Just finished the Writers Digest One-on-One “Your First Ten Pages” Boot Camp with agent Rachael Dugas of the Talcott Notch Literary Agency and I have to say I was pretty impressed with it – $200 well spent. I’ve been waiting for a good Agent one-on-one from WD University to pop-up for a while now, but I either didn’t think the agency being featured was a good match for me or didn’t want to depart with the money. However, after doing some research on Talcott Notch, I decided to give it a go.
If you aren’t familiar with the boot camp, you basically send in the first ten pages (double-spaced) of your novel or memoir. Your assigned agent (the assignment is purely alphabetical) gets a day to review what is essentially your first chapter, then provides some feedback on how you can improve it. Over the course of the next 24 hours, your challenge is to take the suggestions and implement them, then send them back to the agent for final review. In the interim, you get access to a forum Q&A with the agent and other writers in your group, where you get to ask questions and get feedback over the course of four hours.
You also get to watch a couple of videos detailing what agents look for in those first ten pages typically – one of which proved a lot more helpful than I thought it might. I would encourage any beginner or veteran writer to watch the videos if you sign-up for the course.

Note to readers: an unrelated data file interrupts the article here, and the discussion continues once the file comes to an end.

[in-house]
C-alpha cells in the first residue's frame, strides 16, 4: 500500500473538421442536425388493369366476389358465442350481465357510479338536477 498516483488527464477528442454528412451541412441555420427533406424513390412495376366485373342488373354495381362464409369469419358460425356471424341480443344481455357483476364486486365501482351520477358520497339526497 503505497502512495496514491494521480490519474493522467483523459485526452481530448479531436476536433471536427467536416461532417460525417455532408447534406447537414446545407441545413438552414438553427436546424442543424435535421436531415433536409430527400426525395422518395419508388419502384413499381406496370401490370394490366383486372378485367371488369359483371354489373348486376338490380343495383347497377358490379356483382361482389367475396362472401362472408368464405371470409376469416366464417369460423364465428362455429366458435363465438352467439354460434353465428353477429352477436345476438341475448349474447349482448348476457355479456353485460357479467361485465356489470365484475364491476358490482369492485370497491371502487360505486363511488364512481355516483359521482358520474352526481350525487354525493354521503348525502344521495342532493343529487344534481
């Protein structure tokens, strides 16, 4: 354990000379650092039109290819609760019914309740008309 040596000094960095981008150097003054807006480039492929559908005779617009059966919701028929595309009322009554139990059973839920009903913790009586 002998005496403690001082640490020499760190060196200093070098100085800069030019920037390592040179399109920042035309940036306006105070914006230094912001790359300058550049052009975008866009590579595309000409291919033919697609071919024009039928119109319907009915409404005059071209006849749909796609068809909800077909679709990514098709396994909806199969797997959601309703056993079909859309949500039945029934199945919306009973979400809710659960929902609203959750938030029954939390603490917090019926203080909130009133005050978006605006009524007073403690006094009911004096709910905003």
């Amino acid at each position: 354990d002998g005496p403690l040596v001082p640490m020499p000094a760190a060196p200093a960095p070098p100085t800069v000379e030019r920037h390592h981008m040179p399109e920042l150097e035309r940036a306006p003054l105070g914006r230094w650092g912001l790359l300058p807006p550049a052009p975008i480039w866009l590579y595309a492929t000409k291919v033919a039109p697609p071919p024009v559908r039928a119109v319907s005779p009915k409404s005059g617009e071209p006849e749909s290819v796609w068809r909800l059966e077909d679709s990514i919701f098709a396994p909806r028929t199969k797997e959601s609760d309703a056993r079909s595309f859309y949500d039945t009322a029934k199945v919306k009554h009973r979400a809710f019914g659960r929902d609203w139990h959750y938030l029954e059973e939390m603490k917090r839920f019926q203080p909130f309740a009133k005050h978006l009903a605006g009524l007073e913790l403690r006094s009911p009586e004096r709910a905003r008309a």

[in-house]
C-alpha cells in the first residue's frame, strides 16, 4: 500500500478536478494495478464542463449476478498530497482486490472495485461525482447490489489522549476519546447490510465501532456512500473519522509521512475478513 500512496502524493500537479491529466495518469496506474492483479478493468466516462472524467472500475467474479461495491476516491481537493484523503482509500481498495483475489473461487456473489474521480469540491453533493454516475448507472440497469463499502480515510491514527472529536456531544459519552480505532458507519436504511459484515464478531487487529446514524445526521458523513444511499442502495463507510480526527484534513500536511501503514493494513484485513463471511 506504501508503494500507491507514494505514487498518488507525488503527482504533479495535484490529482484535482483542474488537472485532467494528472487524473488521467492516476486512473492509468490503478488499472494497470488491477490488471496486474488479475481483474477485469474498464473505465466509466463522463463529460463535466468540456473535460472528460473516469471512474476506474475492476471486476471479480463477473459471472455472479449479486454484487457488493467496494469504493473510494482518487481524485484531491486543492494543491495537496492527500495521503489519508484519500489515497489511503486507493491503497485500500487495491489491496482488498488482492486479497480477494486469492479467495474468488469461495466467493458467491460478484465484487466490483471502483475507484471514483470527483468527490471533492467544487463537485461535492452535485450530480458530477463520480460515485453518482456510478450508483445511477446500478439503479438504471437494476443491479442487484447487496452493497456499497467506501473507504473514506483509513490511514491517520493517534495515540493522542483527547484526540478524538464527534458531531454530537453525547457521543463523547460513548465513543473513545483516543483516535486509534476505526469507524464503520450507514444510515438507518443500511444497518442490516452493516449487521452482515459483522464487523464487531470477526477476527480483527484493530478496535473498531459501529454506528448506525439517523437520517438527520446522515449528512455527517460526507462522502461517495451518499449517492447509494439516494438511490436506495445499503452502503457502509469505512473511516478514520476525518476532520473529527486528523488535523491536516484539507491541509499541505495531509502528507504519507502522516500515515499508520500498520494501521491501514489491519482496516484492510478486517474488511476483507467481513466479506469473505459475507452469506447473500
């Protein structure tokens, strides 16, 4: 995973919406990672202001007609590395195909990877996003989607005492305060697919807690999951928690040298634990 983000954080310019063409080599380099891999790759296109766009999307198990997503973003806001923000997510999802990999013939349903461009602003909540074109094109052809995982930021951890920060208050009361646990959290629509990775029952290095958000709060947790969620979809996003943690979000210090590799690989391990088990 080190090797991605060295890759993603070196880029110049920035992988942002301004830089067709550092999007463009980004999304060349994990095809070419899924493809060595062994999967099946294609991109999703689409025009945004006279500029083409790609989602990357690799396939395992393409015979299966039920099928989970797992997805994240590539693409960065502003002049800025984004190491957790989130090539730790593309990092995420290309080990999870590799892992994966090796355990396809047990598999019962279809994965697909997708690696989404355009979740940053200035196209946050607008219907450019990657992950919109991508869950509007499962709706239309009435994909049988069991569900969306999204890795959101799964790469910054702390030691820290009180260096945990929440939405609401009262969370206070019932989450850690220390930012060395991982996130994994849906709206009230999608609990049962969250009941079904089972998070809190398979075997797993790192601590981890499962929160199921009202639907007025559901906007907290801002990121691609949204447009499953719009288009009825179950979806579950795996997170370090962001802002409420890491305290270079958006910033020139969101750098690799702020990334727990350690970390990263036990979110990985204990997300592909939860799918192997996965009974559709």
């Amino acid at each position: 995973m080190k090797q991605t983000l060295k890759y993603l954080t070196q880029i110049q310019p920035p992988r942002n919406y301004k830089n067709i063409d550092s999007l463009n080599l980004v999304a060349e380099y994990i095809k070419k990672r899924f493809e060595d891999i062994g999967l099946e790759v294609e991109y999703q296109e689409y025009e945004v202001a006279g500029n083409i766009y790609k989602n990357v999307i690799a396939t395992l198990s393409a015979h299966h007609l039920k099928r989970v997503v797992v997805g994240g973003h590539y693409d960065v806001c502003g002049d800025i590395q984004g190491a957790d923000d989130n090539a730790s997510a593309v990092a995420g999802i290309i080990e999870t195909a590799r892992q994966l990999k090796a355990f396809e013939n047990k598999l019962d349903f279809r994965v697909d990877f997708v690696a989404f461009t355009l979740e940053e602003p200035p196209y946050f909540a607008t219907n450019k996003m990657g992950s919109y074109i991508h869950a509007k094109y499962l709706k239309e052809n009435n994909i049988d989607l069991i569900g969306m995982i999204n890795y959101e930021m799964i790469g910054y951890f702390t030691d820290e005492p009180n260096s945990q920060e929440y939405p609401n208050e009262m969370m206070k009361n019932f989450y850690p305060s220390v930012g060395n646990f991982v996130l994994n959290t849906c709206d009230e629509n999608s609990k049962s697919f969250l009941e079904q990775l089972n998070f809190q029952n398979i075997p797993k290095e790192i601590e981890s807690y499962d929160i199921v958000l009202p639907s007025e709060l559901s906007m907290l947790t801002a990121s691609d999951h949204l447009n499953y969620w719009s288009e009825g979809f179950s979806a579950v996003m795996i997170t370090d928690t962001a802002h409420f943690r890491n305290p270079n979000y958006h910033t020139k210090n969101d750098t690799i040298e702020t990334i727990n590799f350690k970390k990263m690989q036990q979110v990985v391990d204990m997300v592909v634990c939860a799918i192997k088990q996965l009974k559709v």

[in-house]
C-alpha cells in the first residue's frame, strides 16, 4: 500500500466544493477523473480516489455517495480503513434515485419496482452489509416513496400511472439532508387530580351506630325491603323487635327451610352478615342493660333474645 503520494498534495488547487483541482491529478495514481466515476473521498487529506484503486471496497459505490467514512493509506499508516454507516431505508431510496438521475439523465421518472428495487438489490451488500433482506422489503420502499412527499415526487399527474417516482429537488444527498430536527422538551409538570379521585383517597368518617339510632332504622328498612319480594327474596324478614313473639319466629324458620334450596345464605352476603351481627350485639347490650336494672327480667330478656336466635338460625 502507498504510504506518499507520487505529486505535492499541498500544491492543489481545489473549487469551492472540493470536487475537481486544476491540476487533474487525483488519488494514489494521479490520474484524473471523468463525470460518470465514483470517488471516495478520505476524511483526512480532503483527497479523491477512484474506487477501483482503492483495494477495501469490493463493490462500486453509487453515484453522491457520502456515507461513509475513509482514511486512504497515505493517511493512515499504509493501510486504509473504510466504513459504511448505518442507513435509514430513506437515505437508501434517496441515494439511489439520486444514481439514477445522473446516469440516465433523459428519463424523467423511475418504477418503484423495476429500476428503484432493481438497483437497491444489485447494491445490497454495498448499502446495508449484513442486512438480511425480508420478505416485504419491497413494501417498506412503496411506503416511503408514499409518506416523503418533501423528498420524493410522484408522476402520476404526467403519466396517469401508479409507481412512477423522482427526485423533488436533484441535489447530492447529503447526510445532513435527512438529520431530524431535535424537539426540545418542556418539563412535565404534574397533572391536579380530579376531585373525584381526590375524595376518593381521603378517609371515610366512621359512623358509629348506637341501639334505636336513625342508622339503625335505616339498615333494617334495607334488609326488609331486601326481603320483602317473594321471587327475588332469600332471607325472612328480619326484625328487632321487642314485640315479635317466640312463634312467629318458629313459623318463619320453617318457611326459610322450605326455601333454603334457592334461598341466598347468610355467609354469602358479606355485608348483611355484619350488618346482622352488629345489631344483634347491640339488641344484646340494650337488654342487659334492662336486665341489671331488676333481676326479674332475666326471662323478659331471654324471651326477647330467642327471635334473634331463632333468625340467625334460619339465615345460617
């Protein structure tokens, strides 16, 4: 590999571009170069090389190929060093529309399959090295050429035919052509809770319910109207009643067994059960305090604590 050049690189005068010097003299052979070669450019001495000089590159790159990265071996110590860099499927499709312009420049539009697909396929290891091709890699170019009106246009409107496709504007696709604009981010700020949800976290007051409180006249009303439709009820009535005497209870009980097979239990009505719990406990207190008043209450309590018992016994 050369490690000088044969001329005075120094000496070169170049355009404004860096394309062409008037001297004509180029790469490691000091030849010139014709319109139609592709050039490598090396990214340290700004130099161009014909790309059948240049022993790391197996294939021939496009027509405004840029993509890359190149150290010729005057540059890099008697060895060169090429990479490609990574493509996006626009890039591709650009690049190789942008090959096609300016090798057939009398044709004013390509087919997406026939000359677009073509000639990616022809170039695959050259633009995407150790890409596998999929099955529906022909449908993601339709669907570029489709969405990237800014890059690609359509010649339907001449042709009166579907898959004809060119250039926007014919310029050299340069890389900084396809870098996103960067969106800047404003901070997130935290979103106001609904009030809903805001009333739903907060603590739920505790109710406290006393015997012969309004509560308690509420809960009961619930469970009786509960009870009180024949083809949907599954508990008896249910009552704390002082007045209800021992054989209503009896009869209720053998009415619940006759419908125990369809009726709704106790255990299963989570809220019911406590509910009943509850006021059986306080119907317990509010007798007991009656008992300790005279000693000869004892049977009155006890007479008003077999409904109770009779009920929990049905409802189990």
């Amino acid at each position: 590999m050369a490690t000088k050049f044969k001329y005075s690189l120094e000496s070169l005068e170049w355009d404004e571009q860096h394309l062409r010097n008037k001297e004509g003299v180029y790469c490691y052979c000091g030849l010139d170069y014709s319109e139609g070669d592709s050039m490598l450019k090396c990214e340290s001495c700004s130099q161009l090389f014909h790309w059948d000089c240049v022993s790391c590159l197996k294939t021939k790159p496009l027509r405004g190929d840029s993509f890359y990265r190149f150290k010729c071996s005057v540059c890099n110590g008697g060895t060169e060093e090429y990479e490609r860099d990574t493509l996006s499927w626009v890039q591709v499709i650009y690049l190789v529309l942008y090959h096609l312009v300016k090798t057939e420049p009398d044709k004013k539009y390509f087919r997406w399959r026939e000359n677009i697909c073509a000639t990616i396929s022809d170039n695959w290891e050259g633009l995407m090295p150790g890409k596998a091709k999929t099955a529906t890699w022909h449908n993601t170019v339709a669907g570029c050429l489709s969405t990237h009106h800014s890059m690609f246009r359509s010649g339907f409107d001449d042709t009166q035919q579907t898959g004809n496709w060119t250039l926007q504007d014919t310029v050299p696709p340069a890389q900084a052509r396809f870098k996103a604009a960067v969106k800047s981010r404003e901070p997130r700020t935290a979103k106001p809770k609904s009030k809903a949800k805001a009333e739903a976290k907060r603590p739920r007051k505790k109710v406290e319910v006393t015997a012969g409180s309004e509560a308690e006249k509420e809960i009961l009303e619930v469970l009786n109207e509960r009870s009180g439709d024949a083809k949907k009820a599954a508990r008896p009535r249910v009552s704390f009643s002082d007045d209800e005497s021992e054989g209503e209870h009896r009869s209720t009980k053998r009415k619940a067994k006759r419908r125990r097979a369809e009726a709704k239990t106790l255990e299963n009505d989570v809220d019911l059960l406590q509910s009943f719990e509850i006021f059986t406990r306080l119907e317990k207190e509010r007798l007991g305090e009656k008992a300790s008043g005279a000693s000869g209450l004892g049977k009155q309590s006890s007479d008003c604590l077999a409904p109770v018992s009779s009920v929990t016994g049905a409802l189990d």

Rachael Dugas was more than helpful and her feedback was spot on. She gave me a good mix of negatives and positives, and when I implemented her suggestions, it really made my story flow a thousand percent better. They were simple changes – things like using active versus passive voice, tweaks on transitions, and my arch-nemesis, run-on sentences. Incredibly effective.
By the end, Rachael gave her final feedback, and said I had succeeded in my changes – great stuff. To top it off, she welcomed me to query her when it is finished (polishing it up as we speak), which is great, because I think we would be a good match for eaach other. You can’t go wrong with an agent whose Twitter profile proclaims her love of chocolate and bacon.
So if you have a completed book (it isn’t required, but I would suggest it) that is polished and ready to send out to agents, I suggest you invest in one of these boot camps. It never hurts to have a professional opinion of your work and, such as in my case, can really give you the extra oomph in your work you might be lacking. Wait for one that has an agency you like (do you research before committing) and that covers your genre to make sure you get the most out of it.